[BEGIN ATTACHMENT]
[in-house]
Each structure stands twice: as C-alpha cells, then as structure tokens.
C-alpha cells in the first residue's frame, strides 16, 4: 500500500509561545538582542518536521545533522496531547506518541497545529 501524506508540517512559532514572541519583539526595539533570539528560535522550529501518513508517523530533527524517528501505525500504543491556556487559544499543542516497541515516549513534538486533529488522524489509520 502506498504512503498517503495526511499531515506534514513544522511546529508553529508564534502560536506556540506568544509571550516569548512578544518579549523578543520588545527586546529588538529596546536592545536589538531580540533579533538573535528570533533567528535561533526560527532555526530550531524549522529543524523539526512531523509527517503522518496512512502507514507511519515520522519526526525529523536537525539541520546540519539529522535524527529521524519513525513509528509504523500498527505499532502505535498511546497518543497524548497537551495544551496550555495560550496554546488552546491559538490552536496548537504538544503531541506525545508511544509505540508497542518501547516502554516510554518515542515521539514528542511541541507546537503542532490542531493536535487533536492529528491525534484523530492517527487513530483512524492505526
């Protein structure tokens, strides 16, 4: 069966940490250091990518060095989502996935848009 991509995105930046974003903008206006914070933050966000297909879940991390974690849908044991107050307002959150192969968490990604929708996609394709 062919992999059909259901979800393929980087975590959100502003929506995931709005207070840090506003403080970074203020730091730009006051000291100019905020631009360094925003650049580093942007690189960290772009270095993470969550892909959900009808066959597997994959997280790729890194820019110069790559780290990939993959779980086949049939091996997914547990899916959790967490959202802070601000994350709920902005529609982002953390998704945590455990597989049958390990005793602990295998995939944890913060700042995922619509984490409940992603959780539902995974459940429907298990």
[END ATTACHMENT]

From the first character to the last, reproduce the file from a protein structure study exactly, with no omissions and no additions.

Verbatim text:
[in-house]
Each structure stands twice: as C-alpha cells, then as structure tokens.
C-alpha cells in the first residue's frame, strides 16, 4: 500500500509561545538582542518536521545533522496531547506518541497545529 501524506508540517512559532514572541519583539526595539533570539528560535522550529501518513508517523530533527524517528501505525500504543491556556487559544499543542516497541515516549513534538486533529488522524489509520 502506498504512503498517503495526511499531515506534514513544522511546529508553529508564534502560536506556540506568544509571550516569548512578544518579549523578543520588545527586546529588538529596546536592545536589538531580540533579533538573535528570533533567528535561533526560527532555526530550531524549522529543524523539526512531523509527517503522518496512512502507514507511519515520522519526526525529523536537525539541520546540519539529522535524527529521524519513525513509528509504523500498527505499532502505535498511546497518543497524548497537551495544551496550555495560550496554546488552546491559538490552536496548537504538544503531541506525545508511544509505540508497542518501547516502554516510554518515542515521539514528542511541541507546537503542532490542531493536535487533536492529528491525534484523530492517527487513530483512524492505526
């Protein structure tokens, strides 16, 4: 069966940490250091990518060095989502996935848009 991509995105930046974003903008206006914070933050966000297909879940991390974690849908044991107050307002959150192969968490990604929708996609394709 062919992999059909259901979800393929980087975590959100502003929506995931709005207070840090506003403080970074203020730091730009006051000291100019905020631009360094925003650049580093942007690189960290772009270095993470969550892909959900009808066959597997994959997280790729890194820019110069790559780290990939993959779980086949049939091996997914547990899916959790967490959202802070601000994350709920902005529609982002953390998704945590455990597989049958390990005793602990295998995939944890913060700042995922619509984490409940992603959780539902995974459940429907298990």